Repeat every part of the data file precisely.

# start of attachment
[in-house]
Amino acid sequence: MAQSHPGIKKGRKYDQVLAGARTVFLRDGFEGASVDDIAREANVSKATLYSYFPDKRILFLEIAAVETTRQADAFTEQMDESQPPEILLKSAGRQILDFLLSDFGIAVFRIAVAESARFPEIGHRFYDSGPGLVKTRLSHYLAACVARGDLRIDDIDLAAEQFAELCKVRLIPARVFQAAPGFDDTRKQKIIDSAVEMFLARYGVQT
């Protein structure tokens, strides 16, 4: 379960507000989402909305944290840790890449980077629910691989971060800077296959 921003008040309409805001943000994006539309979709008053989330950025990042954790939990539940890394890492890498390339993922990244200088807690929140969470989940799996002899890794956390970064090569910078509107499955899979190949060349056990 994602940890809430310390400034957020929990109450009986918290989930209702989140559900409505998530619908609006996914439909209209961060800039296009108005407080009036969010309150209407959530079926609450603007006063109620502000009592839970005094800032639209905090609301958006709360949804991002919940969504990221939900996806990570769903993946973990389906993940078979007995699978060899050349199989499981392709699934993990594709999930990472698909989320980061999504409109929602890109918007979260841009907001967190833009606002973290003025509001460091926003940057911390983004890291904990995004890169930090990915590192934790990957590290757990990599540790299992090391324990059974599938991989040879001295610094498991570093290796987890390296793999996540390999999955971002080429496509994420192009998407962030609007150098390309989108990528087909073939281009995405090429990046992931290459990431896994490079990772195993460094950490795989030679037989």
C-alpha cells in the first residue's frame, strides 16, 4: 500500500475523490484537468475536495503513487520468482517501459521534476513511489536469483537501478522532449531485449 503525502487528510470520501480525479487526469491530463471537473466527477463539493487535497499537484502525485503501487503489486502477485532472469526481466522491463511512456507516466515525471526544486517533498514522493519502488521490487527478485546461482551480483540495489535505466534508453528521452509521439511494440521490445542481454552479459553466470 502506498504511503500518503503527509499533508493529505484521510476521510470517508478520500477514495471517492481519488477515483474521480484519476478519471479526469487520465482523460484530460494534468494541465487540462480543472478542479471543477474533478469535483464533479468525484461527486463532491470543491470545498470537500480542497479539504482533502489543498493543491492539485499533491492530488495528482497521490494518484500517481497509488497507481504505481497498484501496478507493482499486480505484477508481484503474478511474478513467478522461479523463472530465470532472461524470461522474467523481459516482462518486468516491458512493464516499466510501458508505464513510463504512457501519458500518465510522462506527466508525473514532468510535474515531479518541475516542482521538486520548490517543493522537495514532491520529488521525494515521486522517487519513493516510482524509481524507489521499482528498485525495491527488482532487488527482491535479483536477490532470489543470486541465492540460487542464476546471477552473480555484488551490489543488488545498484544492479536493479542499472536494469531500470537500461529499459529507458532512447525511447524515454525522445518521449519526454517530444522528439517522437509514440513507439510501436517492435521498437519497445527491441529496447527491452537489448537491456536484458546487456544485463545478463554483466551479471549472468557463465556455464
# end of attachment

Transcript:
[in-house]
Amino acid sequence: MAQSHPGIKKGRKYDQVLAGARTVFLRDGFEGASVDDIAREANVSKATLYSYFPDKRILFLEIAAVETTRQADAFTEQMDESQPPEILLKSAGRQILDFLLSDFGIAVFRIAVAESARFPEIGHRFYDSGPGLVKTRLSHYLAACVARGDLRIDDIDLAAEQFAELCKVRLIPARVFQAAPGFDDTRKQKIIDSAVEMFLARYGVQT
């Protein structure tokens, strides 16, 4: 379960507000989402909305944290840790890449980077629910691989971060800077296959 921003008040309409805001943000994006539309979709008053989330950025990042954790939990539940890394890492890498390339993922990244200088807690929140969470989940799996002899890794956390970064090569910078509107499955899979190949060349056990 994602940890809430310390400034957020929990109450009986918290989930209702989140559900409505998530619908609006996914439909209209961060800039296009108005407080009036969010309150209407959530079926609450603007006063109620502000009592839970005094800032639209905090609301958006709360949804991002919940969504990221939900996806990570769903993946973990389906993940078979007995699978060899050349199989499981392709699934993990594709999930990472698909989320980061999504409109929602890109918007979260841009907001967190833009606002973290003025509001460091926003940057911390983004890291904990995004890169930090990915590192934790990957590290757990990599540790299992090391324990059974599938991989040879001295610094498991570093290796987890390296793999996540390999999955971002080429496509994420192009998407962030609007150098390309989108990528087909073939281009995405090429990046992931290459990431896994490079990772195993460094950490795989030679037989």
C-alpha cells in the first residue's frame, strides 16, 4: 500500500475523490484537468475536495503513487520468482517501459521534476513511489536469483537501478522532449531485449 503525502487528510470520501480525479487526469491530463471537473466527477463539493487535497499537484502525485503501487503489486502477485532472469526481466522491463511512456507516466515525471526544486517533498514522493519502488521490487527478485546461482551480483540495489535505466534508453528521452509521439511494440521490445542481454552479459553466470 502506498504511503500518503503527509499533508493529505484521510476521510470517508478520500477514495471517492481519488477515483474521480484519476478519471479526469487520465482523460484530460494534468494541465487540462480543472478542479471543477474533478469535483464533479468525484461527486463532491470543491470545498470537500480542497479539504482533502489543498493543491492539485499533491492530488495528482497521490494518484500517481497509488497507481504505481497498484501496478507493482499486480505484477508481484503474478511474478513467478522461479523463472530465470532472461524470461522474467523481459516482462518486468516491458512493464516499466510501458508505464513510463504512457501519458500518465510522462506527466508525473514532468510535474515531479518541475516542482521538486520548490517543493522537495514532491520529488521525494515521486522517487519513493516510482524509481524507489521499482528498485525495491527488482532487488527482491535479483536477490532470489543470486541465492540460487542464476546471477552473480555484488551490489543488488545498484544492479536493479542499472536494469531500470537500461529499459529507458532512447525511447524515454525522445518521449519526454517530444522528439517522437509514440513507439510501436517492435521498437519497445527491441529496447527491452537489448537491456536484458546487456544485463545478463554483466551479471549472468557463465556455464